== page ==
The weather forecast for today for the Lockhart and Narrandera region was for a mostly sunny day. But over night I was woken up a number of times by the sound of heavy rain on the roof of the hotel where I was staying. That didn’t bode well! But by the morning the sky was starting to clear in the west, with a just a few short rain showers. I decided I would get on the road early today as I knew I had a long ride to Narrandera (Riverina district, New South Wales), some 70km away. So I consulted with the written description of the route to take to get to Narrandera and off I went. I turned down a street that I thought was what the Google Maps route description indicated, although I did have some doubts regarding whether it was the right way. I should have listened to those doubts. As I headed roughly west out of Lockhart on the Urana road I seemed to be travelling in the right direction and was eagerly waiting for the township of Boree Creek to come into view, where I would turn north for about 40km before turning to the north west for last few kilometres in to Narrandera. The kilometres went by, and the scenery opened up to a very flat landscape and a big big sky. Rain in one direction and a clearing sky in the other.
I started to feel very very small amongst the huge flat landscape that unfolded before me. By about the 25th kilometre I was starting to get a little concerned. Boree Creek still hadn’t come into view and I was sure it should have. Never mind. I continued on and then there was a milepost saying that Urana was 20km away. Hmmm! By this stage I though I better phone Bec and let her know that I was probably going to finish the ride in Urana as I knew if I had to get to Urana before heading towards Narrandera that I would never make it – that would be more than 100km for the ride. Some time went by and at last I saw a sign indicating the distance to Boree Creek, and it was 35km away. More than it should have been at the start of the ride. So Urana was now definitely my destination after all. Urana is not a large town. But I spent some time photographing the old silos and railway formations and equipment, and also took some photos of two buildings in the main street which I found interesting.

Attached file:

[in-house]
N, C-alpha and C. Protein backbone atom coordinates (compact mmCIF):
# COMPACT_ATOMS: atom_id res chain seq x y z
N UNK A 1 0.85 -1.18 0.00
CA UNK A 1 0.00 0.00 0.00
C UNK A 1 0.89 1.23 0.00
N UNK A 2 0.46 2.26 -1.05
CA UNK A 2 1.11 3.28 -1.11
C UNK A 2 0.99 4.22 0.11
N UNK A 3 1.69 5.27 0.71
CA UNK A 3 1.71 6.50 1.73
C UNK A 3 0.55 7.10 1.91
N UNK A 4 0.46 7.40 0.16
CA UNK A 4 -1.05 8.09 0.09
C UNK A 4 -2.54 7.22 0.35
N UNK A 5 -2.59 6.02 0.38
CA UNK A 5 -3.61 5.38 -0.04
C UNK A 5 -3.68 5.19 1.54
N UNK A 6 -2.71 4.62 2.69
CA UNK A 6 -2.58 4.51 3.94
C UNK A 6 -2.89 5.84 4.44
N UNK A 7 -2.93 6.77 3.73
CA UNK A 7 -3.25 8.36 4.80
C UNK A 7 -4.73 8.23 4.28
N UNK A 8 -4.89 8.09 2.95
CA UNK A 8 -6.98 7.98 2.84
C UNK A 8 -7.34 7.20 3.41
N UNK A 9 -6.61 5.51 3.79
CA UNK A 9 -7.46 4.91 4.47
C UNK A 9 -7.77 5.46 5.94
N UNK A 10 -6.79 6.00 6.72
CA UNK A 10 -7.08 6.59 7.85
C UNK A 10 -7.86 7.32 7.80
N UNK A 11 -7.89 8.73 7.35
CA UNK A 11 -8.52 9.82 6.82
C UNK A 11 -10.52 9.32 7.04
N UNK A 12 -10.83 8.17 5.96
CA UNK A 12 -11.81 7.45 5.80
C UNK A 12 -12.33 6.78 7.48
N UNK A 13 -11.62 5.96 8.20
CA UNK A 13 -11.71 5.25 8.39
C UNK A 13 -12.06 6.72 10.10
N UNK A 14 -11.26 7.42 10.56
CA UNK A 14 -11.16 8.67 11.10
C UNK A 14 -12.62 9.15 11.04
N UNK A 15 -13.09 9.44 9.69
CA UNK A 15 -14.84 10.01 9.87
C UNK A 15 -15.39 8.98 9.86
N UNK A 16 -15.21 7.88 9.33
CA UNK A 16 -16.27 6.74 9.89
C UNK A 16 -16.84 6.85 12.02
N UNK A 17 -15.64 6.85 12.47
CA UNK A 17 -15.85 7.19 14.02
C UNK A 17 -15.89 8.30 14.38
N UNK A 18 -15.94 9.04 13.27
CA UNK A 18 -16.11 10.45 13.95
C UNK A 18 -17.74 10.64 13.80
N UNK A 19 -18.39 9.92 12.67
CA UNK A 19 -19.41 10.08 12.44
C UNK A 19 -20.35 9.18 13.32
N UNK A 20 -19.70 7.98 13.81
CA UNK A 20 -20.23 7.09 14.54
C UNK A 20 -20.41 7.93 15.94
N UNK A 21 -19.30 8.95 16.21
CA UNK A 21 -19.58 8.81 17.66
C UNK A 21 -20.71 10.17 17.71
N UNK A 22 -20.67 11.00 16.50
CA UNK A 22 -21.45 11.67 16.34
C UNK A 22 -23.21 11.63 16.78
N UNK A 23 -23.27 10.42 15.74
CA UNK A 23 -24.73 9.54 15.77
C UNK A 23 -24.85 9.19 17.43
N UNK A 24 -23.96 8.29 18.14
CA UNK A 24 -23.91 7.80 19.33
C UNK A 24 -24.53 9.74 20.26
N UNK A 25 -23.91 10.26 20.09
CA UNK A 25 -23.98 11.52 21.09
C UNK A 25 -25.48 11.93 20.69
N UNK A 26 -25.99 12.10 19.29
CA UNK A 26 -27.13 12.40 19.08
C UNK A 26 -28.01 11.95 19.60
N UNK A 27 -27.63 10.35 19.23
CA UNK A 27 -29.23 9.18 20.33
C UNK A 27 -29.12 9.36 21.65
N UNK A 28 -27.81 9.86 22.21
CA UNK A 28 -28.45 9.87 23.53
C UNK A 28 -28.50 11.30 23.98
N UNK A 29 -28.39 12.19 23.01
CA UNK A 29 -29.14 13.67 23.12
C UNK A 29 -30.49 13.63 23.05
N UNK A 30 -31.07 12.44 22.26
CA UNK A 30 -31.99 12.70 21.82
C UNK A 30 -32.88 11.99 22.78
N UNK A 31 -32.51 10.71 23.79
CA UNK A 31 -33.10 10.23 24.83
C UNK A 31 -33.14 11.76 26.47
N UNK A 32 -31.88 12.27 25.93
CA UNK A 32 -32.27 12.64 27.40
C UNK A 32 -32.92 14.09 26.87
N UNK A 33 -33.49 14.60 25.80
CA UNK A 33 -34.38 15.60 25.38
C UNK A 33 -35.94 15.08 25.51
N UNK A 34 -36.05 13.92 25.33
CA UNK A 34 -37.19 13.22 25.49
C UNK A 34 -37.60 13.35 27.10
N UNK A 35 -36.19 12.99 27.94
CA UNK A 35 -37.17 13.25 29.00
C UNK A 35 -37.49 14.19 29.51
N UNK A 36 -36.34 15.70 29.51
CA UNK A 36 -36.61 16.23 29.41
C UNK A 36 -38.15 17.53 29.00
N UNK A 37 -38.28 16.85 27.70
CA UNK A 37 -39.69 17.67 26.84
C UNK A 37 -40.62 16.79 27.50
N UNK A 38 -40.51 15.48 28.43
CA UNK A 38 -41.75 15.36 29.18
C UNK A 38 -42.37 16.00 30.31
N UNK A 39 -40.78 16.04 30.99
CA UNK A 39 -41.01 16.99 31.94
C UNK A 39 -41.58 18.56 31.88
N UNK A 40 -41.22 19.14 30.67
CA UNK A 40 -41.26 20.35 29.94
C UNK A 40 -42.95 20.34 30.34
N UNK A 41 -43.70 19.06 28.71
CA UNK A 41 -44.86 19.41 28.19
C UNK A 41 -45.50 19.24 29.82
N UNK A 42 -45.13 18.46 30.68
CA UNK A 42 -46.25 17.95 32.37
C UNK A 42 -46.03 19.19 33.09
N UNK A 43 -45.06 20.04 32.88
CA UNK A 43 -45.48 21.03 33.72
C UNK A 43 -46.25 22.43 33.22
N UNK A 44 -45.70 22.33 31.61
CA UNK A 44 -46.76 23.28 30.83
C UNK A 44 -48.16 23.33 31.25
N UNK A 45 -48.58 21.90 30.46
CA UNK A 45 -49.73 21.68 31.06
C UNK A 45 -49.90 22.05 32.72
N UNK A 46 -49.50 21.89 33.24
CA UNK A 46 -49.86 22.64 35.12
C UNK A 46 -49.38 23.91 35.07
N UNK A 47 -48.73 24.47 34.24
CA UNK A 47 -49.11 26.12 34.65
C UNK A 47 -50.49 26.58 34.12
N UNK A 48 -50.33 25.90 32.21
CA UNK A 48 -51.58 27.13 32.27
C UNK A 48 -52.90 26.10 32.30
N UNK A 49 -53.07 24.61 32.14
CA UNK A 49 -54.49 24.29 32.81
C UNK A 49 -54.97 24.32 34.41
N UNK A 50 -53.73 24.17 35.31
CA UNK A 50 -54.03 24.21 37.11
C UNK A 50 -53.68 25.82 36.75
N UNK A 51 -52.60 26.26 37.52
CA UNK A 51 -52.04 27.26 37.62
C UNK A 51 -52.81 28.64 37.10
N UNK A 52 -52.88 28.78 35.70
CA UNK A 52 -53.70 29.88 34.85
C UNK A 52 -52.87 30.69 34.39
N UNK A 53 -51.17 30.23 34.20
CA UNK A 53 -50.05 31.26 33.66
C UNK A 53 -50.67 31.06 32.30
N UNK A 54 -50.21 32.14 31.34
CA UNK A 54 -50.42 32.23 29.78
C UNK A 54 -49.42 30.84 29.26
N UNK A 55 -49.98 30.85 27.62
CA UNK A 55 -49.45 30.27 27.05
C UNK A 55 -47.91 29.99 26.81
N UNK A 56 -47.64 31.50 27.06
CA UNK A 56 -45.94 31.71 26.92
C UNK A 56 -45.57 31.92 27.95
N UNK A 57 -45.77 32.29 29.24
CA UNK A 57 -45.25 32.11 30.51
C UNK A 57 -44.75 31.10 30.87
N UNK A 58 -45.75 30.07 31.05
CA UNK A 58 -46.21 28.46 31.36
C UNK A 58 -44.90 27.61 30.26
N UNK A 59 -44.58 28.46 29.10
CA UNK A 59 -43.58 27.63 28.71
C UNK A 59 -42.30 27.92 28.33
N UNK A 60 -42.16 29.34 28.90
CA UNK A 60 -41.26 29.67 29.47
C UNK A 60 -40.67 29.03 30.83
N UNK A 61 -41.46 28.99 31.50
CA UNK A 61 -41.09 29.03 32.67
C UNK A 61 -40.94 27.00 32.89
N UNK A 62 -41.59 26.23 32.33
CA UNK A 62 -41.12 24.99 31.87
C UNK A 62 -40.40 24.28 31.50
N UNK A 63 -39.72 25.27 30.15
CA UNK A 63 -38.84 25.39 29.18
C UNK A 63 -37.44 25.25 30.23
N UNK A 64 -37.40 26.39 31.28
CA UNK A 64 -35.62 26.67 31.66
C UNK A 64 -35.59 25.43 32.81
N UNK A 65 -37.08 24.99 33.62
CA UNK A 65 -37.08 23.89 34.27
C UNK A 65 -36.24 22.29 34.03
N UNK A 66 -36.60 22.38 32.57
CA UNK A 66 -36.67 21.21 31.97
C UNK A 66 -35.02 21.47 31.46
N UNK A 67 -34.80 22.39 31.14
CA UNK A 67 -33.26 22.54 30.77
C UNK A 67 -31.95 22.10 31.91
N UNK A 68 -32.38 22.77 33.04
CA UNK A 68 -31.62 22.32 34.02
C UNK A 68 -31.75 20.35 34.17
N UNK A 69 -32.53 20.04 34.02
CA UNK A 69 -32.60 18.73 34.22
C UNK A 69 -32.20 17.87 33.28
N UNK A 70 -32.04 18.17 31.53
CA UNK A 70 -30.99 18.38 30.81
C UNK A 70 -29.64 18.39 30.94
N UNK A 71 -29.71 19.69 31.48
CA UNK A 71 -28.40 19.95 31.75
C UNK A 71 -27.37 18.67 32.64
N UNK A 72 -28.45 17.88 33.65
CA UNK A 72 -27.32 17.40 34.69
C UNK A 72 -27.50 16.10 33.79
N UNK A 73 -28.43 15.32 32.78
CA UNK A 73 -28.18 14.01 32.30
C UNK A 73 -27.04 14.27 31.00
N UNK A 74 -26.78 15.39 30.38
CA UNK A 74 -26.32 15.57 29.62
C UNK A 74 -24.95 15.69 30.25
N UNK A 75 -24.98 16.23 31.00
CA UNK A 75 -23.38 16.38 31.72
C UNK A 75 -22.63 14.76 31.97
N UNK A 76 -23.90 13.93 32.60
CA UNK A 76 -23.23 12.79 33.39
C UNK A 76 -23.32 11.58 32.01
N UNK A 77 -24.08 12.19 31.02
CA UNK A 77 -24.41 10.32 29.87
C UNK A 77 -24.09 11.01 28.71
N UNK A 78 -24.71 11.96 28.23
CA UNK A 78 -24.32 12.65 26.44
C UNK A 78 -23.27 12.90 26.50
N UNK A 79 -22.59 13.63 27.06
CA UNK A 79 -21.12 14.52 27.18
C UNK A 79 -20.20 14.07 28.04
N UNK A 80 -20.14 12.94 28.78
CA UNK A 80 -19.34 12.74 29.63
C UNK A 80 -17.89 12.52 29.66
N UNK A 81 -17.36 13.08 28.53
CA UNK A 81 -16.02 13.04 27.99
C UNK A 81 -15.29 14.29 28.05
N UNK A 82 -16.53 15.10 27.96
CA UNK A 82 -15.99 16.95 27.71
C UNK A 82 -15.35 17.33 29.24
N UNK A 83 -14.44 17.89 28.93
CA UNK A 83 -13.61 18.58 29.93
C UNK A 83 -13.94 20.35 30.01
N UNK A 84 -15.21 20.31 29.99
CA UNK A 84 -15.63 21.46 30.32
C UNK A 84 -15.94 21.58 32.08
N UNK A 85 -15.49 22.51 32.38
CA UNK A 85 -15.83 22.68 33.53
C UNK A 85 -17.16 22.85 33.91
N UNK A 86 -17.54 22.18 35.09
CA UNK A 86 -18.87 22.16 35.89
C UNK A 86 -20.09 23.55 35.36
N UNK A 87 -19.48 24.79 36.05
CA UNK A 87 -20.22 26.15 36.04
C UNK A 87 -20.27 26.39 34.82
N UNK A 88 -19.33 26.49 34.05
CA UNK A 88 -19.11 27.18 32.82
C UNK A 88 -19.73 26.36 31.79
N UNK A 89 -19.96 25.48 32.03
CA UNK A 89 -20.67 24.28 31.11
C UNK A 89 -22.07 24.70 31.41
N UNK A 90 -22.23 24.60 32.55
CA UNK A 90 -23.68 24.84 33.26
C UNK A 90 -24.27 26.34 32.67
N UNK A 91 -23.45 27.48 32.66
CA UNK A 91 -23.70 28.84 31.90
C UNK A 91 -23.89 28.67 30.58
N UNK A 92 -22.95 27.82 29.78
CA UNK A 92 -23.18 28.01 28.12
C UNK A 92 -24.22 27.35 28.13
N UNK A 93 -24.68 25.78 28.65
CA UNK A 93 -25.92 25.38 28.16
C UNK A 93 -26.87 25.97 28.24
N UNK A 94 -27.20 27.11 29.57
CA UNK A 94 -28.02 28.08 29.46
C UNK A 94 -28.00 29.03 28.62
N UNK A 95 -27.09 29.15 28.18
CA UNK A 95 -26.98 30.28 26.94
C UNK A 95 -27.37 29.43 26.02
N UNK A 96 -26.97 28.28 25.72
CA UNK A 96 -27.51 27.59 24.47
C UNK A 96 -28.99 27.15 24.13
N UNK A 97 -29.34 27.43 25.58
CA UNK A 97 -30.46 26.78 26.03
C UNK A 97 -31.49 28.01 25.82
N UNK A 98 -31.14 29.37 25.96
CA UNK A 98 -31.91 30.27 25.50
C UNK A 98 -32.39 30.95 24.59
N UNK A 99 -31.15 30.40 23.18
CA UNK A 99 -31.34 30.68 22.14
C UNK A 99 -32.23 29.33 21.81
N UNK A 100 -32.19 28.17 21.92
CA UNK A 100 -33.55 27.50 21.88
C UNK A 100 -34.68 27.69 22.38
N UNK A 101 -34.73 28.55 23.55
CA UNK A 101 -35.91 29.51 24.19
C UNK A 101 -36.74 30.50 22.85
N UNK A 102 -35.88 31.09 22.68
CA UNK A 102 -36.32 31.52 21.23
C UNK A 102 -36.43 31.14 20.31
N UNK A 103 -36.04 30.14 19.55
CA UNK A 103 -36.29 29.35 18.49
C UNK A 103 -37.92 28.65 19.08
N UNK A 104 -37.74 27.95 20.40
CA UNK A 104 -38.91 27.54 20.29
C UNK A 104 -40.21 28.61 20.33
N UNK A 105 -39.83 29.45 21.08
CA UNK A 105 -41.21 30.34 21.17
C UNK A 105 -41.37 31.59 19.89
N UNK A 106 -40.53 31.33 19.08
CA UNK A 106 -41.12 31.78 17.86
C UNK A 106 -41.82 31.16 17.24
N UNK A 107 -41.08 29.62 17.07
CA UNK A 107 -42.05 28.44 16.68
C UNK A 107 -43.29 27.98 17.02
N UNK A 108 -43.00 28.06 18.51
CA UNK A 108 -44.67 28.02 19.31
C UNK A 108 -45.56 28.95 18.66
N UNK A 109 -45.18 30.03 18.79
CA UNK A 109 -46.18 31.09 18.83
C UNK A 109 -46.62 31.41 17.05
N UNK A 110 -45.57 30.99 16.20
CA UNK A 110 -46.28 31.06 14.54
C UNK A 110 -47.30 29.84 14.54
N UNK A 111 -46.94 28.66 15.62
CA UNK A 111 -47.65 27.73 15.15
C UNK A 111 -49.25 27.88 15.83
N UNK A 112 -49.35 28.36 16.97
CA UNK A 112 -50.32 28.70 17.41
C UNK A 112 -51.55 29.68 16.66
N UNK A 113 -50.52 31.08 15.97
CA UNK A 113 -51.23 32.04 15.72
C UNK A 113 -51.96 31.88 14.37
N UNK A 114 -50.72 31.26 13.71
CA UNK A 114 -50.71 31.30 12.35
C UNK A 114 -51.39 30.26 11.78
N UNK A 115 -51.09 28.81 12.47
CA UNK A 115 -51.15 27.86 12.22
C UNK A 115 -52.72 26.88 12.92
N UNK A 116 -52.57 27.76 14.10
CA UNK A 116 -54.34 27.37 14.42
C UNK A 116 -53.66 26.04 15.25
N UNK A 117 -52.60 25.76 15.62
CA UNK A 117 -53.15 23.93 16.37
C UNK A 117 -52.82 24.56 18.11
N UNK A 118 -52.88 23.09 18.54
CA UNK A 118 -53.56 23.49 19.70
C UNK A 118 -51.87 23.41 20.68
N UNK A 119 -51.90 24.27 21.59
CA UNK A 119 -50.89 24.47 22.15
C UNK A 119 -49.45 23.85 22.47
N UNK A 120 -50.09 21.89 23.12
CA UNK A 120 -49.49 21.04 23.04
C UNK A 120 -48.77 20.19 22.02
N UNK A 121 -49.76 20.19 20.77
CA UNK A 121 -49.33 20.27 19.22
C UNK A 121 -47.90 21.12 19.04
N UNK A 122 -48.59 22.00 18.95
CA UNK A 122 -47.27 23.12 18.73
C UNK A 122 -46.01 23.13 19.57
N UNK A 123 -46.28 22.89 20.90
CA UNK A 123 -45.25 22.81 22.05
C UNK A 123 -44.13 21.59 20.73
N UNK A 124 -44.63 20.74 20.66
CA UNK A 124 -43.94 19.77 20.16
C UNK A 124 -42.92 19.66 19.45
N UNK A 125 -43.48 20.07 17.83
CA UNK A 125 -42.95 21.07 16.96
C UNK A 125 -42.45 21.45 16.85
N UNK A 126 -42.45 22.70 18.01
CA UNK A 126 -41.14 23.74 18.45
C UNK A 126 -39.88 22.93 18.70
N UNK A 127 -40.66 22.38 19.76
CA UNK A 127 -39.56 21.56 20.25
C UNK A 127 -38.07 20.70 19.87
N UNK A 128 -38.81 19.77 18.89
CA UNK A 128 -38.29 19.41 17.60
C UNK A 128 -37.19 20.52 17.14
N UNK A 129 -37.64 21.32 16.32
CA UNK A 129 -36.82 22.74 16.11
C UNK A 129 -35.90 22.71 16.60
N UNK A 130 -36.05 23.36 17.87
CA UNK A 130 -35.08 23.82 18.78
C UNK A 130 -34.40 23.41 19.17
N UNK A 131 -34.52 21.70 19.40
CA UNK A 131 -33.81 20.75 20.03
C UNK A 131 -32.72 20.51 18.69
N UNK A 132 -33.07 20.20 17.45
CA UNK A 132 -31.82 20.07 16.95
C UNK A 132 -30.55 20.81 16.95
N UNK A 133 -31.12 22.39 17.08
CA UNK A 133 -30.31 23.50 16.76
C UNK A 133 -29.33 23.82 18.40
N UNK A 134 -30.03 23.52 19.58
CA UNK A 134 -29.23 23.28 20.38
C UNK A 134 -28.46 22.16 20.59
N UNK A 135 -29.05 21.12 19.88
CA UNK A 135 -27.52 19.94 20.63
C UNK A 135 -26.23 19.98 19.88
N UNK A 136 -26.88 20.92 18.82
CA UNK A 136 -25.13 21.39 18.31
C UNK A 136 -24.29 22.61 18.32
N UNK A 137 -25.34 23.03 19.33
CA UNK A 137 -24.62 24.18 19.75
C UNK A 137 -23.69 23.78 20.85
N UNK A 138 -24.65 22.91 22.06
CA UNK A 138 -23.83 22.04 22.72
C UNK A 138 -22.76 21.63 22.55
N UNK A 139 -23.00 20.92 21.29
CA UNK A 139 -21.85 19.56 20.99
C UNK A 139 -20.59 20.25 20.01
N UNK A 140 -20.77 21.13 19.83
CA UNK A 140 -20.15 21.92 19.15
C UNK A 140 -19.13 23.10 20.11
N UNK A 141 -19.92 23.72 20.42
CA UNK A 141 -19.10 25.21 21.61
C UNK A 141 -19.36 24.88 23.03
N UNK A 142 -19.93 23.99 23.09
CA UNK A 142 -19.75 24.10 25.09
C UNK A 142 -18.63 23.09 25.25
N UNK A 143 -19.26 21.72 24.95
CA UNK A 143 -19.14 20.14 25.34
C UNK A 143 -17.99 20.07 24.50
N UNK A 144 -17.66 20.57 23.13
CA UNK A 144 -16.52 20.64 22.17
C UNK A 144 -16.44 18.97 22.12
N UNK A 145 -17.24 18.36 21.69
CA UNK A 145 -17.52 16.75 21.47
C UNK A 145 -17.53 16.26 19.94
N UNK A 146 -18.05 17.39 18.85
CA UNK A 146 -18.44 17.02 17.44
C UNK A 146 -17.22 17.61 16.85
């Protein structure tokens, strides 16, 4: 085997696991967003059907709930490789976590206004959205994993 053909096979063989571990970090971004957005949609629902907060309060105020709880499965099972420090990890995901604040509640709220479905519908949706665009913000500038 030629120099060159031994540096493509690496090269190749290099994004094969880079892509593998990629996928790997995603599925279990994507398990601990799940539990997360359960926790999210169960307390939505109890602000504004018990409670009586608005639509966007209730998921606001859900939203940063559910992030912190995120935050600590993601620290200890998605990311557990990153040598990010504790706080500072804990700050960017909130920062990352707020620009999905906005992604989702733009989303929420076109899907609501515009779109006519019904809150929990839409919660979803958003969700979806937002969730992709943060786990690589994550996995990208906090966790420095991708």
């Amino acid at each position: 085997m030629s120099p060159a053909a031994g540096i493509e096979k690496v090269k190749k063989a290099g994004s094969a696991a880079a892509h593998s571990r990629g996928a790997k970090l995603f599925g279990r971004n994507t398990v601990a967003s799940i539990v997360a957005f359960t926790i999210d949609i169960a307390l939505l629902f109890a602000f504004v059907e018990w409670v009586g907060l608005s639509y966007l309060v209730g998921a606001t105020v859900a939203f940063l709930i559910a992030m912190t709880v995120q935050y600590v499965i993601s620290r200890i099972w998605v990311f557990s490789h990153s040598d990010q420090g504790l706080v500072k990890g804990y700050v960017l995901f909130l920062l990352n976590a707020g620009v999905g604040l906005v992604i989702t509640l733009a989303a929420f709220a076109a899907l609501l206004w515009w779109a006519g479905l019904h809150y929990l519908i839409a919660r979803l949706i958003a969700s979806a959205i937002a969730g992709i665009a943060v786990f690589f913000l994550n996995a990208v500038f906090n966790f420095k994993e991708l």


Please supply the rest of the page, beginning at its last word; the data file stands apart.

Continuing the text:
Although I didn’t ride to Narrandera that doesn’t mean that I didn’t get to Narrandera. After Bec and family arrived at Urana and I folded up the bike and putting it into the car, we all headed towards Narrandera together. None of us had ever been to Narrandera before and after some lunch in one of the parks next to the main highway we had a look around. At one end of the park was a Tiger Moth exhibit. The Tiger Moth is a bi-plane, and it’s connection with Narrandera was that there was once an Elementary Flying Training School there between 1940 and 1945.
In the exhibit there is a description of ‘Airmanship’, which goes something like this:
- Every take-off is optional, every landing is mandatory.
- If you push the stick forward, the houses ger bigger. If you pull it back they gt smaller. That is, unless you keep pulling it back all the way, they then get bigger again.
- Flying isn’t dangerous, crashing is whats dangerous.
- It’s always better to be down here wishing you were up there than being up there wishing you were down here.
- The only time you have too much fuel is when you are on fire.
- The airscrew is just a big fan to keep the pilot cool. When it stops you can actually watch the pilot sweating.
- When in doubt, hold your altitudes as no one has ever collided with the sky.
- A good landing is one from which you can walk away. A “great” landing is one after which they can use the plane again.
- Learn from the mistakes of others. You won’t live long enough to make them all yourself.
- Stay out of the clouds. Mountains have been known to hide in them,
- Always try to keep the number of landings equal to the number of take-offs you have made.
We also saw the world’s biggest playable guitar. I am guessing that there is a guitar that is bigger somewhere else in the world that it isn’t playable. My darling wife is standing in front of it to give you an idea of it’s size.
Then we went and had a look at the Koala Reserve, in the hope of seeing at least one koala. The Koala is sometimes referred to as the ‘koala bear’, but it’s not related to the ‘bear’ family at all and is actually a marsupial and feeds on the leaves of certain types of eucalyptus trees. The park is bordered by the Murrumbidgee river on one side and fenced on the other. Not that the fence would keep the koalas in as there was a gap in the fence to let homo-sapiens in! We did happen to see a koala, perched quite high up in a tree.
Then we continued on and I saw some red river banks that were higher than us. Eventually we got a good view of them, and the Murrumbidgee river.
So although I didn’t ride all the way to Narrandera I still got there in the end and had a good time exploring not only Narrandera but other towns and places along the way as well.